Son keeps di­vorce a se­cret from mother, but his sib­lings want to spill the beans

The Washington Post Sunday - - BOOK WORLD - Carolyn Hax Write to Carolyn Hax at tellme@wash­post.com. Get her col­umn de­liv­ered to your in­box each morn­ing at bit.ly/hax­post. Join the dis­cus­sion live at noon Fri­days at wash­ing­ton­post.com/ con­ver­sa­tions.

Dear Carolyn: My brother (mid-60s) and wife sep­a­rated nearly three years ago and made the de­ci­sion not to tell our then-89year-old mom, rea­son­ing it was to pro­tect her. Mom is strong, re­al­is­tic, very in­tu­itive, re­source­ful and — although she sees that side of the fam­ily weekly — lives in­de­pen­dently and isn’t close to them or at­tached to an idea of them. My brother is an un­feel­ing nar­cis­sist.

Now the cou­ple are for­mally di­vorc­ing. The ten­sion around this lie that ev­ery­one, in­clud­ing my sis­ter and me, has co­op­er­ated with, and the gen­eral un­hap­pi­ness be­tween the cou­ple that has to be tol­er­ated at all fam­ily oc­ca­sions, fi­nally feels self­ish and point­less to en­dure. My sis­ter and I are con­sid­er­ing spilling the beans by say­ing they are liv­ing apart (with­out specifics). Brother will be en­raged, but there’s no talk­ing to him about any­thing ac­tu­ally, and we’re sick of the cha­rade. Any thoughts?

Stuck in Dys­func­tion

Stuck in Dys­func­tion: Nor­mally in these sit­u­a­tions I ad­vise warn­ing some­one you’re through keep­ing a se­cret — that you won’t vol­un­teer in­for­ma­tion but will tell the truth when asked. Giv­ing peo­ple the chance to de­liver their own news be­fore you pre­sume to do it for them is sim­ple de­cency.

Your mother’s age and brother’s volatil­ity, though, war­rant flex­i­bil­ity. If you two rea­son­ably con­clude that your mom is bet­ter off hear­ing the news from one of you — i.e., it’s not just bet­ter for you — then one of you talks to­Mom pre­emp­tively when the di­vorce is of­fi­cial. Then you brace for the fra­ter­nal tirade. “I agreed to con­ceal a sep­a­ra­tion, be­cause the out­come was in doubt,” you can say, “but not a di­vorce.”

Be­fore you spill Bean 1, though, please be as sure as pos­si­ble that dis­clo­sure is in Mom’s best in­ter­ests. I tend to con­clude re­flex­ively that it is, but in­di­vid­ual fam­i­lies, feel­ings and fall­out are best gauged by the peo­ple who know them best. Good luck.

Dear Carolyn: We are three gals who are close friends with “Jane.” Jane has re­cently com­pleted a gourmet cook­ing class and wants to show off her new skills by cook­ing us all din­ner at her place, which is re­ally sweet. The prob­lem is, her two cats climb on the fur­ni­ture, dig in the flow­er­pots, climb up on the toi­let seat, paw and claw through the con­tents of the lit­ter box and then walk all over the kitchen coun­ters, the cut­ting boards, the food-prep is­land and the kitchen ta­ble, even when Jane’s fam­ily is eat­ing.

Jane knows this is not hy­gienic, but it doesn’t bother her fam­ily — they think it is adorable. As for us, the “ick fac­tor” turns our stom­achs and leaves us un­will­ing to eat a meal at Jane’s house.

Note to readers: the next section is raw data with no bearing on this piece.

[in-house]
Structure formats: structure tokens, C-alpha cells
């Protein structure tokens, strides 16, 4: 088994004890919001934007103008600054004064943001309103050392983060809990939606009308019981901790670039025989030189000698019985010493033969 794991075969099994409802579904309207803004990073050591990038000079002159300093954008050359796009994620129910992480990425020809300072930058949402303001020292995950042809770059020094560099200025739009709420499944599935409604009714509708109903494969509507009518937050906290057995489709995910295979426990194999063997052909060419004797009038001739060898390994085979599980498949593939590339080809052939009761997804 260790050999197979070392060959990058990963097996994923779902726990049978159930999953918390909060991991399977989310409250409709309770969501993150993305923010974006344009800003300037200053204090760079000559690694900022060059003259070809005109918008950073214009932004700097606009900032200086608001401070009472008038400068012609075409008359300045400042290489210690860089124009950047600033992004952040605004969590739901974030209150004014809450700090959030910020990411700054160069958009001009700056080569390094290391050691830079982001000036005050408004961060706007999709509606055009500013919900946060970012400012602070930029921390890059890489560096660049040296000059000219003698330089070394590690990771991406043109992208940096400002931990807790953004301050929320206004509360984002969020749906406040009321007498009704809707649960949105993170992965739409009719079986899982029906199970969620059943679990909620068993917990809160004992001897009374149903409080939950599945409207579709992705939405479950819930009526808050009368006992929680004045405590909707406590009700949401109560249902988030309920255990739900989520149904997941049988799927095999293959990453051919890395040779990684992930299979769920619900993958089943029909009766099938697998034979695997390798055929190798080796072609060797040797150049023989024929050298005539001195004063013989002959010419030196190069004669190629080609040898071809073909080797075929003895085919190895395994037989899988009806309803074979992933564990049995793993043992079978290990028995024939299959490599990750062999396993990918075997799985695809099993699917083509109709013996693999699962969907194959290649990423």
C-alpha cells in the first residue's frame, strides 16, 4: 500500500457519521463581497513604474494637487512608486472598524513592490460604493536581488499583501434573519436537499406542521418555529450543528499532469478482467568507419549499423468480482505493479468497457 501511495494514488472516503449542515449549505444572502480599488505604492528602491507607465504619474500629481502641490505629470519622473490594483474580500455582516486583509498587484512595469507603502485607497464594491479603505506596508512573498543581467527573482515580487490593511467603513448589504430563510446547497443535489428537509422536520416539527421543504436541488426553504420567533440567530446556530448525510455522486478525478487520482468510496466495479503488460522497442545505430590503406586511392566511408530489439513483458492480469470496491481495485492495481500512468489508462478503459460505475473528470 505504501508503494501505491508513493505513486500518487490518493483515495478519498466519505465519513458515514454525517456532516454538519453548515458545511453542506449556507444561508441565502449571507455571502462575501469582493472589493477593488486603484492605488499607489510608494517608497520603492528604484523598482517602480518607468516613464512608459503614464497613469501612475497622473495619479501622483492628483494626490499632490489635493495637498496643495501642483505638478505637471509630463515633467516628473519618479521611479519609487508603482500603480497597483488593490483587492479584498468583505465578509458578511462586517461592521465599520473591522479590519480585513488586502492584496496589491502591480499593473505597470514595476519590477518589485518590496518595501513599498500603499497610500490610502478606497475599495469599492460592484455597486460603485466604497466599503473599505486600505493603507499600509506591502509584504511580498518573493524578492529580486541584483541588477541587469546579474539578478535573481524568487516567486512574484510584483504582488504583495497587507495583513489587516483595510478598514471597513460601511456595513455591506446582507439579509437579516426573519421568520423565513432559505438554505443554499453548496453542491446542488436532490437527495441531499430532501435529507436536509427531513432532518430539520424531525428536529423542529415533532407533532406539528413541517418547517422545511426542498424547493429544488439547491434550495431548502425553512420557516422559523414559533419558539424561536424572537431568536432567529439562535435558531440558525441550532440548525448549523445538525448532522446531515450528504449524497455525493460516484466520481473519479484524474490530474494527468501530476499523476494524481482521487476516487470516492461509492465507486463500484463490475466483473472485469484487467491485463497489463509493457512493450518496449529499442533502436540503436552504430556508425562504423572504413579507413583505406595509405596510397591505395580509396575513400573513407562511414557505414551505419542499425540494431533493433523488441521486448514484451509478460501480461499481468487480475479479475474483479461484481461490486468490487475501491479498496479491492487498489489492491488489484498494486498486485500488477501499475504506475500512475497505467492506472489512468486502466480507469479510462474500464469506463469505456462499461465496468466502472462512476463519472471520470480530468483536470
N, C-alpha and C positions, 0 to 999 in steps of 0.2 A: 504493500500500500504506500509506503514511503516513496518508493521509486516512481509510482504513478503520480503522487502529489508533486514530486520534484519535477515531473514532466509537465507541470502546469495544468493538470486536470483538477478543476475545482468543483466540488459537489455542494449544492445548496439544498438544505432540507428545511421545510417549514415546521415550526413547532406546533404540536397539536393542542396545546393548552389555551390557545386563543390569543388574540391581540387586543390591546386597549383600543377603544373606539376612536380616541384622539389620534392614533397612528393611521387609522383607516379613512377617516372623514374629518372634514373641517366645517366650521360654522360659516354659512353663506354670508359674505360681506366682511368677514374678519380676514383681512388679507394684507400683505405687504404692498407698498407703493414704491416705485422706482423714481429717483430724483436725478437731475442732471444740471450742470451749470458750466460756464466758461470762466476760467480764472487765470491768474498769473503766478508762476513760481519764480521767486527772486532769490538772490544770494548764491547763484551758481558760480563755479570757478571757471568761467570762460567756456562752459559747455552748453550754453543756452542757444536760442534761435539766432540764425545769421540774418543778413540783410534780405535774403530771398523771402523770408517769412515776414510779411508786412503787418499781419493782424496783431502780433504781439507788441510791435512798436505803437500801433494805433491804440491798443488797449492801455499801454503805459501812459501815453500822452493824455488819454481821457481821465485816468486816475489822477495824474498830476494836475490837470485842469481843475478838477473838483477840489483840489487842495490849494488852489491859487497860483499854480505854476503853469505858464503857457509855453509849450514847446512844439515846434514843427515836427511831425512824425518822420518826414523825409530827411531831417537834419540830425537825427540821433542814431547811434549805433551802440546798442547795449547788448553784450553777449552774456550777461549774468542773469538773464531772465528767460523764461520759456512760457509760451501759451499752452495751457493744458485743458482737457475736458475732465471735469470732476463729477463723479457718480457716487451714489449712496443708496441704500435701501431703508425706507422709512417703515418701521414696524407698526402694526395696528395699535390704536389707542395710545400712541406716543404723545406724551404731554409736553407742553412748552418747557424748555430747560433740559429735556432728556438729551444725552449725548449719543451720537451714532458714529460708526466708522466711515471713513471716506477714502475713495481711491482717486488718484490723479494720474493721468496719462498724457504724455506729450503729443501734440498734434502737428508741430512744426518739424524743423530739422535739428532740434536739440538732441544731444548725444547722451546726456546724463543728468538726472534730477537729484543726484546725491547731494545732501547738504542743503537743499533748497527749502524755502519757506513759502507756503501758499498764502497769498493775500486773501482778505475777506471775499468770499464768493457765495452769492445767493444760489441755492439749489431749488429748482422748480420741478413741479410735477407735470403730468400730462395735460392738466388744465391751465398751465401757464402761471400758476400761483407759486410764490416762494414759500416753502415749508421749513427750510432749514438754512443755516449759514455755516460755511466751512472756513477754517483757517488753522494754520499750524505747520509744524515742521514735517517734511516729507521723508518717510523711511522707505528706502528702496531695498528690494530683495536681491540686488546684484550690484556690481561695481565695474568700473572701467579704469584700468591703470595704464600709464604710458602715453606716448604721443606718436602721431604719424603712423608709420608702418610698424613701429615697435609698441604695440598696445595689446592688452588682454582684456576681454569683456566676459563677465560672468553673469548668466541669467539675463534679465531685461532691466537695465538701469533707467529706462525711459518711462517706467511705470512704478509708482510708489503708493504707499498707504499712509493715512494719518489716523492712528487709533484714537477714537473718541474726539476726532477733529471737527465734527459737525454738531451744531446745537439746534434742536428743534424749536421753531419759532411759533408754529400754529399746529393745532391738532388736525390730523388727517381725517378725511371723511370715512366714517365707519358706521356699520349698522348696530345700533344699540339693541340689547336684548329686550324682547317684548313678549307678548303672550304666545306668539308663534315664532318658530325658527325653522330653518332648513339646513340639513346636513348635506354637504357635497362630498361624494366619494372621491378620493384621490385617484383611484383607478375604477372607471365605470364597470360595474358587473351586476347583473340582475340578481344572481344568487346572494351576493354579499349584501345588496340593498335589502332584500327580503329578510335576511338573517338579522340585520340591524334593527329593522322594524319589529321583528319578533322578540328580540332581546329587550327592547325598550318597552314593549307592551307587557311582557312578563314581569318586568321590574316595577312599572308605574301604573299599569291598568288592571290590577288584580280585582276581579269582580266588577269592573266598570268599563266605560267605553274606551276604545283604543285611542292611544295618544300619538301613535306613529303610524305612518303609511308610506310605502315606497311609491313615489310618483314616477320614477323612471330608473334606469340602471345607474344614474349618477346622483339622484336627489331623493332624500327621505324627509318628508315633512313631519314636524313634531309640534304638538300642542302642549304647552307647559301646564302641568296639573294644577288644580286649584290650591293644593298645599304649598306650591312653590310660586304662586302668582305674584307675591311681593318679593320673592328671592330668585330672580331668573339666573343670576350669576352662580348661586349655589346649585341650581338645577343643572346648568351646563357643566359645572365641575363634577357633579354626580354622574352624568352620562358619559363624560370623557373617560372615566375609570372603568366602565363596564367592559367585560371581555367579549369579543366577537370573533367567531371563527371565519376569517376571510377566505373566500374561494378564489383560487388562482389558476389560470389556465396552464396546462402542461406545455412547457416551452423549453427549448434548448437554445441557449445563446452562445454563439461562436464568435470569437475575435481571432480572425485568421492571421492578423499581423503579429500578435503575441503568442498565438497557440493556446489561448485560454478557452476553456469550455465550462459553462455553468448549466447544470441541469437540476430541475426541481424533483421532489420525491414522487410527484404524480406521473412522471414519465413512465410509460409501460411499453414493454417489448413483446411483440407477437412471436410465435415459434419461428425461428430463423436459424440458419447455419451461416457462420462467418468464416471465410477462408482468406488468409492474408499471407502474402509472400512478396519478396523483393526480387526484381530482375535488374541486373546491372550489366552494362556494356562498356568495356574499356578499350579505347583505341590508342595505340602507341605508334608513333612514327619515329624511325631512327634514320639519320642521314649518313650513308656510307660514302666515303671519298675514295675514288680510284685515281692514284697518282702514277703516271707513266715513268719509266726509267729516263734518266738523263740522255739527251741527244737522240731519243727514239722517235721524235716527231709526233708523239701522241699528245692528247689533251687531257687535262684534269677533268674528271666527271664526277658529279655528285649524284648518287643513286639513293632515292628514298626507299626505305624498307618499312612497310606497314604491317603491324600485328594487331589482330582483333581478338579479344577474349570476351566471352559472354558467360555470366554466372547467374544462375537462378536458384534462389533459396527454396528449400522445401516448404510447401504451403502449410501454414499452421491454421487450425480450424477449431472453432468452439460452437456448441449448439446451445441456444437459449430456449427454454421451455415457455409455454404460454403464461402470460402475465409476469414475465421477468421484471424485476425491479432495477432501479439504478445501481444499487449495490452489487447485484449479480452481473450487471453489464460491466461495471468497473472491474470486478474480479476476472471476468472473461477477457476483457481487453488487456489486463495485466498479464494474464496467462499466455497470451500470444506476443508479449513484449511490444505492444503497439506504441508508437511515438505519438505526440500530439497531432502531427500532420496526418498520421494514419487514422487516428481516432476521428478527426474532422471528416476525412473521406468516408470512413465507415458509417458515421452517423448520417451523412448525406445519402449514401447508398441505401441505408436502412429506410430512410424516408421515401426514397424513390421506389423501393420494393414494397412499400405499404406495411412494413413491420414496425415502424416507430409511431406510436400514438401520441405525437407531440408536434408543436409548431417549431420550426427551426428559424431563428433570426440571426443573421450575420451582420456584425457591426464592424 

She is hy­per­sen­si­tive when it comes to her “dar­lings.” If we tell the truth, our friend­ship will never be the same. If we all find ex­cuses to beg off, it will break her heart. We can’t stall much longer; Jane is try­ing to pin down a date. We love her, and she has al­ways un­con­di­tion­ally put up with our quirks and “blind spots.” What should we do?

Friends of Jane

Friends of Jane: Put up with her quirky blind spot and ac­cept her in­vi­ta­tion, un­less one of you is im­mune com­pro­mised.

It’s ei­ther that or ad­mit to Jane you’re very, very sorry you can’t abide the cats.

For the record, it’s sit­u­a­tions like this that have ce­mented in me a deep loathing of de­fen­sive­ness, es­pe­cially among in­ti­mates. If you can’t say what you re­ally feel to a friend with­out fear of trig­ger­ing a melt­down, then you can’t con­duct the es­sen­tial busi­ness of that friend­ship.

And re­ally — if dis­com­fort with cats that pin­ball from lit­ter box to table­top is a shock­ing dis­clo­sure, then what ex­actly qual­i­fies as nor­mal? Es­pe­cially when there’s such a sim­ple an­swer Jane can give: “Un­der­stand­able! I for­get some­times that not ev­ery­one is a cat per­son.”

Alas, the re­al­ity you’re forced to work with in­cludes Jane’s de­fen­sive­ness — and pin­balling cats and gag re­flexes and val­ued friend­ships and Jane’s per­sis­tence de­spite, ap­par­ently, your prodi­gious dodg­ing.

These leave you these op­tions: Tell Jane the truth; lie to Jane (i.e. con­jure a bind­ing, blan­ket ex­cuse, such as an al­lergy); con­trive ways around Jane’s kitchen and let her imag­i­na­tion come up with even worse rea­sons you’re avoid­ing her; or eat the blasted din­ner.

Lies and stalling are low roads mas­querad­ing as cour­tesy. If Jane were my friend, I’d takemy serv­ing of Chicken a la Fluffy and thank her for it. It’s what you do for peo­ple you love. It’s why I ate roughly a cat’s worth of shed­dings over the course ofmy child­hood, served by my pet in­dul­gent grandma.

If it makes you feel bet­ter, Google “fe­cal bac­te­ria” and cell­phones, tooth­brushes, beards or the kitchen sponges we use to kid our­selves that our prep sur­faces are “hy­gienic.” Ick is in­escapable. True friends, on the other hand, don’t grow on sinks.

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